Mission de Dios, Site of the first permanent European settlement in North America, September 8, 1565

St. Patrick's Day
On St. Patrick’s Day it is fun to look back at any Irish ancestry one might have to see if you’re actually part of the Irish crowd. Ancestry and my DNA don’t point to a lot of Irish in my background, but I do have a well-documented line from a man named William Durgee, who came to Boston as one of the first Irishmen to settle there – although in his case as an indentured servant, having been on the wrong side of the war against Oliver Cromwell.
Norma is also an Irish descendant as she is about one quarter Irish with her mother’s folks having the Toomey background, so we’re both good to celebrate the day.
In reading some Florida history, I found an interesting tidbit – I’ve mentioned before that the Spanish actually had the first European permanent settlement in North America, at St. Augustine. I found recently that there were some Irish folks in the mix though, including one of the more influential priests, a man from Ireland Father Richard Arthur.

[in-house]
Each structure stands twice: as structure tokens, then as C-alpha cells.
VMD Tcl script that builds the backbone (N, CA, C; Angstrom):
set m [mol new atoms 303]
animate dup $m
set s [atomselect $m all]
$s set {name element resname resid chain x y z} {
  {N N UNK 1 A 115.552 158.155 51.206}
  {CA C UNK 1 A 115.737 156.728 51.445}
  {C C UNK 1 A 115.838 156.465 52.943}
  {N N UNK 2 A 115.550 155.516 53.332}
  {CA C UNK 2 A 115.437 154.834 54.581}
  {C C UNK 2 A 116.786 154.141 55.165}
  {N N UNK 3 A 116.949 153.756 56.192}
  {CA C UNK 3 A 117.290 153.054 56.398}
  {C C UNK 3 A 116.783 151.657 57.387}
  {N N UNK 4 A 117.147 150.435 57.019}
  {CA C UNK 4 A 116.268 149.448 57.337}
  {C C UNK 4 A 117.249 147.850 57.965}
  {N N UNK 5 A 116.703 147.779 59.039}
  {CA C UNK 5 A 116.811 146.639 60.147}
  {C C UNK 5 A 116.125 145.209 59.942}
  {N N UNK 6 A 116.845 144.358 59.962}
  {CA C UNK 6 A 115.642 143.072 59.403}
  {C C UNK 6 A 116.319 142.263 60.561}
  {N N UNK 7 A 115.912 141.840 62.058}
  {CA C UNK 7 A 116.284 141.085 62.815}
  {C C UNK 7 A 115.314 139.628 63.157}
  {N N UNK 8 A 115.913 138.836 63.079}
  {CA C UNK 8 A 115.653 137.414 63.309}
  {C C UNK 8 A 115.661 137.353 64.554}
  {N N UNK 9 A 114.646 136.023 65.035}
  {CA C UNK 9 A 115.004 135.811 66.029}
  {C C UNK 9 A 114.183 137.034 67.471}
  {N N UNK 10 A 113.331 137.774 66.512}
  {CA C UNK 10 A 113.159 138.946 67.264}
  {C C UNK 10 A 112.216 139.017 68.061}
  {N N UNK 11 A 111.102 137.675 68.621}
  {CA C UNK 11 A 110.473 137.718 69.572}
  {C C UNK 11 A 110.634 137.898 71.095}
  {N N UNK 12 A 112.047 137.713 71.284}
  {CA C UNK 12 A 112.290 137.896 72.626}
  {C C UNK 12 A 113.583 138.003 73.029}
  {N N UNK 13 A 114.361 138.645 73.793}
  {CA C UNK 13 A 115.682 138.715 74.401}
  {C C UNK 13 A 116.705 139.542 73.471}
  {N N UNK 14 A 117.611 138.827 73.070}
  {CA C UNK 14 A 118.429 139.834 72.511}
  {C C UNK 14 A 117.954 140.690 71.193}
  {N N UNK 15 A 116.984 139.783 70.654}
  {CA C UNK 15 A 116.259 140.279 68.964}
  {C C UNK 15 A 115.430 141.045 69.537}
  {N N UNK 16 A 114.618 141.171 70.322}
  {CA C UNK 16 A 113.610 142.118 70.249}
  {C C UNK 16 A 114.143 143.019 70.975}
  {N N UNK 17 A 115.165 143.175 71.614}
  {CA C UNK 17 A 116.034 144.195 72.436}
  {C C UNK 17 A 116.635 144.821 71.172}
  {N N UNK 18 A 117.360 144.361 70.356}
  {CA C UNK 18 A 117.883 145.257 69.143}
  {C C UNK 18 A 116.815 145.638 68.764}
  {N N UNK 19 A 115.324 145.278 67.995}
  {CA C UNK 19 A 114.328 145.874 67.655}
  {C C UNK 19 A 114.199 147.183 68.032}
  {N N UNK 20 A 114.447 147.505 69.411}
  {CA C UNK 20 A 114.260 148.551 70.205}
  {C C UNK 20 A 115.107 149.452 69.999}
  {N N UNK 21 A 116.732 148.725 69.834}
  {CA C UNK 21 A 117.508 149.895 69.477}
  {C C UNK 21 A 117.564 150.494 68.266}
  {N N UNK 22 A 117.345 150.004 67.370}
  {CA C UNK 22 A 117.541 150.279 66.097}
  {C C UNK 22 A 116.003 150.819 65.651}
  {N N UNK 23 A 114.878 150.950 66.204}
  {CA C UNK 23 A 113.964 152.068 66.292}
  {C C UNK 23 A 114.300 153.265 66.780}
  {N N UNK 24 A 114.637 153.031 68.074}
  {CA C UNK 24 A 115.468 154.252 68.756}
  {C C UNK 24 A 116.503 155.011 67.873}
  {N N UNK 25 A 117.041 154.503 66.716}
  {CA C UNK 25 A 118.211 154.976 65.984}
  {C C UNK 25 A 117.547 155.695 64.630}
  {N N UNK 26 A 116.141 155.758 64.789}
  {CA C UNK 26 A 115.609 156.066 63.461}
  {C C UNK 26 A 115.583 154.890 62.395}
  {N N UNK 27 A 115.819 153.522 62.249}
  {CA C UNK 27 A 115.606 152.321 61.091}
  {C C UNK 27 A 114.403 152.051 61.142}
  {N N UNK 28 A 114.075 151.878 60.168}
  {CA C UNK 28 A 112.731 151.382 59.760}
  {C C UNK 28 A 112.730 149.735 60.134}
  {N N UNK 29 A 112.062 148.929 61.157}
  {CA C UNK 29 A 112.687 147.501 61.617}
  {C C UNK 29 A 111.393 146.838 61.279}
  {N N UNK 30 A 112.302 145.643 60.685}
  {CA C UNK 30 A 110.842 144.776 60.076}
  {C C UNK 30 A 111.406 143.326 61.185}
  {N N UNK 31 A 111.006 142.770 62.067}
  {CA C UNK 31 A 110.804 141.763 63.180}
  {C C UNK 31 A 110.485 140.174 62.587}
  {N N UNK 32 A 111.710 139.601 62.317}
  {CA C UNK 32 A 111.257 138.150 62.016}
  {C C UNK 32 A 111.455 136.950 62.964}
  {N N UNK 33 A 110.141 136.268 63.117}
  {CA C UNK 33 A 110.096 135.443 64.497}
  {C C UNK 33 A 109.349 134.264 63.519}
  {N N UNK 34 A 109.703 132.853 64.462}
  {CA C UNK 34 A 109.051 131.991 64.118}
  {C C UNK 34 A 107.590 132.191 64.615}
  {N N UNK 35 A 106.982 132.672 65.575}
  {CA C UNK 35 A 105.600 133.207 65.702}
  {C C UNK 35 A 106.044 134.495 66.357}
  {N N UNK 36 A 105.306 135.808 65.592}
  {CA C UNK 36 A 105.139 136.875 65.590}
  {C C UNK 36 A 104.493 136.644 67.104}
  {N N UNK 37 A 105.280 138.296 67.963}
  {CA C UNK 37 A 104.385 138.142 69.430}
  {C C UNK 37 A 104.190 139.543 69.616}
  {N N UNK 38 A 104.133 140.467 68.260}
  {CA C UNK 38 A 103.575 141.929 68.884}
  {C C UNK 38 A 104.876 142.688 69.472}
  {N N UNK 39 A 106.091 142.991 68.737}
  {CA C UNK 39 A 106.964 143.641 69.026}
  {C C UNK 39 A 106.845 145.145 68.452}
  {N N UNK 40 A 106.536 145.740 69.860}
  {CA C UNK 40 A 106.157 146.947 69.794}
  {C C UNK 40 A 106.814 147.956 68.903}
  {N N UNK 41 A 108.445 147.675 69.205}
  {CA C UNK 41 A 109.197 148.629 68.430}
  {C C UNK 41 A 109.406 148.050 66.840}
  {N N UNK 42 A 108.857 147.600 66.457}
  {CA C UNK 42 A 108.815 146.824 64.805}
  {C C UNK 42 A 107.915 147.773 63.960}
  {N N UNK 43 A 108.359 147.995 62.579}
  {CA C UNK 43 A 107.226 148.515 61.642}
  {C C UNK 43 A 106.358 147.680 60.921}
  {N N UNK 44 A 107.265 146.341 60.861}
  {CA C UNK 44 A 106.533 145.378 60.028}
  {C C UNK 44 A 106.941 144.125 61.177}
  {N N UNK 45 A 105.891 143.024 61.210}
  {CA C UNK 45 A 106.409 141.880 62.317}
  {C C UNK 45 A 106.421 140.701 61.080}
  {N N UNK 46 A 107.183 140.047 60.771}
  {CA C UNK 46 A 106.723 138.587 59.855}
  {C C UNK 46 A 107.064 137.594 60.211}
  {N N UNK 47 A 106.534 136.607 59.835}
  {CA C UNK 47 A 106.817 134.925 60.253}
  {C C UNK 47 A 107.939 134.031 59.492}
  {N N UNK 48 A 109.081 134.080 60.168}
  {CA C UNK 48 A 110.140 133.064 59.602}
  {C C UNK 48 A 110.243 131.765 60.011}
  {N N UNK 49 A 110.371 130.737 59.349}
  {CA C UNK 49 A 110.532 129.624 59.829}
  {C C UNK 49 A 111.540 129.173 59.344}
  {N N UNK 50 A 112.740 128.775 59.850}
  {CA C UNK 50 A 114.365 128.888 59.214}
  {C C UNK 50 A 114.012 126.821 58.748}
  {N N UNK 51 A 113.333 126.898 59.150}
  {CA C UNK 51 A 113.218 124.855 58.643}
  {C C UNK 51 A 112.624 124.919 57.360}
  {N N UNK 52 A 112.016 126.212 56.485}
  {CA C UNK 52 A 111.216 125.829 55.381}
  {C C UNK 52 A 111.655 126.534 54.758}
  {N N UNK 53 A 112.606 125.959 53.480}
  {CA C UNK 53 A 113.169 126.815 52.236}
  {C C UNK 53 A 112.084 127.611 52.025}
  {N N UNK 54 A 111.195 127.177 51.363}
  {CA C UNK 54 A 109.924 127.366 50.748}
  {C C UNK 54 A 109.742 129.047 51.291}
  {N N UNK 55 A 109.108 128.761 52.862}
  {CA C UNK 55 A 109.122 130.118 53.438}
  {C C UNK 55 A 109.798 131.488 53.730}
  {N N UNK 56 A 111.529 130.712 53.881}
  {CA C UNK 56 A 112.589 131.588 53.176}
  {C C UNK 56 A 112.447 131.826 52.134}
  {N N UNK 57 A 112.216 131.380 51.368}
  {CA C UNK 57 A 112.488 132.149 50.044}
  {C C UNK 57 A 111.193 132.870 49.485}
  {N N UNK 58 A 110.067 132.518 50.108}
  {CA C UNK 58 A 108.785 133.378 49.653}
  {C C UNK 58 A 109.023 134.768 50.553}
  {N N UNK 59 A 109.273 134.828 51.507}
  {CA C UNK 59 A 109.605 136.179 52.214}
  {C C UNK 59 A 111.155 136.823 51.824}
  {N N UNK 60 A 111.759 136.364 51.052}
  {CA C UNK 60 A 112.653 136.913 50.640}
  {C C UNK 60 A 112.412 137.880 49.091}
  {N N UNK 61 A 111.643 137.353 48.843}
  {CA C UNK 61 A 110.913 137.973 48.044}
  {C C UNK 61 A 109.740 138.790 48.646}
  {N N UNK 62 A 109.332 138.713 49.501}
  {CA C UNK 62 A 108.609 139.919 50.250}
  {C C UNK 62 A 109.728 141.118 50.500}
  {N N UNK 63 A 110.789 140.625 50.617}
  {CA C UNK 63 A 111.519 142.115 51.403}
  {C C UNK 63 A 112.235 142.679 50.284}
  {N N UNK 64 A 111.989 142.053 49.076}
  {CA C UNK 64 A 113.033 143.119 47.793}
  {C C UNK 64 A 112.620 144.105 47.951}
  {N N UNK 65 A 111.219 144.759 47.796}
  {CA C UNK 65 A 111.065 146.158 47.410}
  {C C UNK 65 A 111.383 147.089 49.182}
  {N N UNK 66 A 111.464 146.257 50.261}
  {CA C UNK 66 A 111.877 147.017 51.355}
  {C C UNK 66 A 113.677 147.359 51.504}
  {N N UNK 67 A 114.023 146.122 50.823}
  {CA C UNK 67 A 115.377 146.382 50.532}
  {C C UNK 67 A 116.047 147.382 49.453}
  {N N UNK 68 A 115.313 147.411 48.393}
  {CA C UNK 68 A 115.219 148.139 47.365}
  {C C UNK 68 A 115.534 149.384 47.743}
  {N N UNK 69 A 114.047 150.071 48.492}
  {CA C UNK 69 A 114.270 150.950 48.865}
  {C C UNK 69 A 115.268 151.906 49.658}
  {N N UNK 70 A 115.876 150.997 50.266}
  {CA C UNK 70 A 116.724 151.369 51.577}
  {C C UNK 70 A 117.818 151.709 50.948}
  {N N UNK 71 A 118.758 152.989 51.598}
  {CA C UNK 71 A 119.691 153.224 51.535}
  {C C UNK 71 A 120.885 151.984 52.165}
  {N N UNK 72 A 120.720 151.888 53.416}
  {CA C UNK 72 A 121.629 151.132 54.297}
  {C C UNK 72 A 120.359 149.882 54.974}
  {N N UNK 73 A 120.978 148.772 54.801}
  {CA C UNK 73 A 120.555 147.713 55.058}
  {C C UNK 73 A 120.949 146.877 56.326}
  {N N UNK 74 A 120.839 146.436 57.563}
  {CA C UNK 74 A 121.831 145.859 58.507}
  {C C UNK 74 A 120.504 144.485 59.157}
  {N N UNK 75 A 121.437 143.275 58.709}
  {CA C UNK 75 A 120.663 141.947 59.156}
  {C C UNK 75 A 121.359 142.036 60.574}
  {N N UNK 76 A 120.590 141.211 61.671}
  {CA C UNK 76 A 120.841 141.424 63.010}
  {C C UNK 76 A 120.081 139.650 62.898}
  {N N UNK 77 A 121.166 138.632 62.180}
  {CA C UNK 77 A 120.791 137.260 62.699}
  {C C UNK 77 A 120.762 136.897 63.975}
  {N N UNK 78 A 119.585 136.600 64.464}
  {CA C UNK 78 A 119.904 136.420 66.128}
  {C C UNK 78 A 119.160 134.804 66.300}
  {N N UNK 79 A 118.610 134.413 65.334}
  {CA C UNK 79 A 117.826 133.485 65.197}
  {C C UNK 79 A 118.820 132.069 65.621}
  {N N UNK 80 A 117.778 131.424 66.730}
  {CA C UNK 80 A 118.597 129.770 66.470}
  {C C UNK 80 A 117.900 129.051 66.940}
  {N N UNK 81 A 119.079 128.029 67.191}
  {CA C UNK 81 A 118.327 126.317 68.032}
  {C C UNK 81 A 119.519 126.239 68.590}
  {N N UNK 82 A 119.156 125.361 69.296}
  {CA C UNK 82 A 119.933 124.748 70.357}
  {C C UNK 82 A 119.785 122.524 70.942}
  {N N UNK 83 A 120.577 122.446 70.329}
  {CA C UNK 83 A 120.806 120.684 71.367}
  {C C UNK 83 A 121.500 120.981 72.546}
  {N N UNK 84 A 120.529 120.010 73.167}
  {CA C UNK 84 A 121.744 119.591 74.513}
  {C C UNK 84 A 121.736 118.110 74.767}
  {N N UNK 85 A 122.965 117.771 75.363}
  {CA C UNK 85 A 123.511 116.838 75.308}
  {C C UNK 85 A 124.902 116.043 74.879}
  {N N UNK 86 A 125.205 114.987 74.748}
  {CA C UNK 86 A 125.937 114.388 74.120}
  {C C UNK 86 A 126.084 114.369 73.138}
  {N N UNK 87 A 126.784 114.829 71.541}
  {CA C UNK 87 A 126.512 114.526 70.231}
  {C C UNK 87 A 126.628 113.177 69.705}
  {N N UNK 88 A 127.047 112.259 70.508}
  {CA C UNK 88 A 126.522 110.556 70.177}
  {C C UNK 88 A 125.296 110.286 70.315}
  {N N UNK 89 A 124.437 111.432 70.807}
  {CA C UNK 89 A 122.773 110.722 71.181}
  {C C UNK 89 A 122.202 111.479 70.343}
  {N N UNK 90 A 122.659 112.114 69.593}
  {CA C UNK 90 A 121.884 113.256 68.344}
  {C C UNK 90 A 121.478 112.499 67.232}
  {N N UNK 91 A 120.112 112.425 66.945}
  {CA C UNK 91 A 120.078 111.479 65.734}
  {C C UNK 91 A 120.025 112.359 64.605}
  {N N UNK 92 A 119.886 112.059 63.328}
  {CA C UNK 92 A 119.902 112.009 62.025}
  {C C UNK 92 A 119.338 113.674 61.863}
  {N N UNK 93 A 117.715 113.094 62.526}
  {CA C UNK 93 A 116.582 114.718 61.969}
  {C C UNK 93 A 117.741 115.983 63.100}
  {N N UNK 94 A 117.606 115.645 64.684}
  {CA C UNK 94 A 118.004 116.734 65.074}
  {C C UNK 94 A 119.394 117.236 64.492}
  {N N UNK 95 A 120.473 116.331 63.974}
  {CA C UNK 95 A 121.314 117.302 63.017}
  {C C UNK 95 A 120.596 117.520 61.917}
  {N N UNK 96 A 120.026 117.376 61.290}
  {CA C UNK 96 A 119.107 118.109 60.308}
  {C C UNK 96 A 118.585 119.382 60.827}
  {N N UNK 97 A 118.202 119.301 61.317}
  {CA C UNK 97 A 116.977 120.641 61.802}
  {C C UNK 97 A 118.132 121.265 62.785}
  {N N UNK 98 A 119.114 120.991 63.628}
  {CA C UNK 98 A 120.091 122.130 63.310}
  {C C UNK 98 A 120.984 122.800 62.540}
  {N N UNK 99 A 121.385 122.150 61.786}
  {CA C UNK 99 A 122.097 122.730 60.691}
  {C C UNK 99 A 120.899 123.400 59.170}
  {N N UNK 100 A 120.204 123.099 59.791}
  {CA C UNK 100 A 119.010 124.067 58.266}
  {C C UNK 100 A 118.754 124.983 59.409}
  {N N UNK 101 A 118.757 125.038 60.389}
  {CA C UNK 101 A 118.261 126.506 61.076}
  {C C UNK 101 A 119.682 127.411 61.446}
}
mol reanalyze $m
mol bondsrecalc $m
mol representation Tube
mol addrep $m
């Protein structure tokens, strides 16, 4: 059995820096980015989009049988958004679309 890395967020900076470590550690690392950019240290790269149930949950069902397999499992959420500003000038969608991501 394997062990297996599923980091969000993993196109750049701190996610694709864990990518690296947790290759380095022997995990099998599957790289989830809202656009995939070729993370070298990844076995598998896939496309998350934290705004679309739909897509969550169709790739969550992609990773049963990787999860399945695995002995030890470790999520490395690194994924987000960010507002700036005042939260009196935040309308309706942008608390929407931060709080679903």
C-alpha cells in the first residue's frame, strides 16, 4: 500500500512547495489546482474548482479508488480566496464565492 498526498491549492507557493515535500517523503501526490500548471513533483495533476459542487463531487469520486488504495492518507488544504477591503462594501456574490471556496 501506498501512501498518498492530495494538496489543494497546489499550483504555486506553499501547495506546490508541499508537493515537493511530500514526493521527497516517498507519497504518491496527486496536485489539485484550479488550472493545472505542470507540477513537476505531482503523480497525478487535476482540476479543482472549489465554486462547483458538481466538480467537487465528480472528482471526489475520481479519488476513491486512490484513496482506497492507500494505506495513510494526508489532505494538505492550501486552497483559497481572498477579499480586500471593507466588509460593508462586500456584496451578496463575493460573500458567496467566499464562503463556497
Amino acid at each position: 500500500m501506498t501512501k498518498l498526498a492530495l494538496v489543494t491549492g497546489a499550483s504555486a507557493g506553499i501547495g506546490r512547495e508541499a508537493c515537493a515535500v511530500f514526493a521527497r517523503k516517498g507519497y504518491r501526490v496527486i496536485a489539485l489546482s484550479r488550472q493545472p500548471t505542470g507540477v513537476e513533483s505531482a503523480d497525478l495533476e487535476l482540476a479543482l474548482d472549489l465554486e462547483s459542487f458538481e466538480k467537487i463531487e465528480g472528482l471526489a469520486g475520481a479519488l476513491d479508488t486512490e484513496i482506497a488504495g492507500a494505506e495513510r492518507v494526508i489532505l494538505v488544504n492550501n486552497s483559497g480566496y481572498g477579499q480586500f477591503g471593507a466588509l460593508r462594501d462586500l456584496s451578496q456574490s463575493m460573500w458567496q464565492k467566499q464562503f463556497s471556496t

Shortly after that, a number of Irish settlers came to the area around St. Augustine, choosing to settle apart from the Spanish on what is now the St. John’s river to the south.
We visited St. Augustine awhile back and so the image is from that trip – it is of the cross memorializing the first settlement area at a place where Mission de Dios would have been, signifying the first European settlement location. The history here parallels the rest of the South – many of the settlers brought enslaved people here, and purchased more to work on the lots of land. Before and during the Revolution, many people in the other southern States came to this area as well, as Florida was a bit of a haven for Loyalists, and after the Revolution many of these same settlers left and went to Nova Scotia as Loyalists fleeing the colonies.
A most interesting history, which is much more complex than some would wish to go into detail about, as the history does include slavery and leads to the current plight of many in the Sunshine State. It’s a shame, because people should know their own past to be able to learn from it.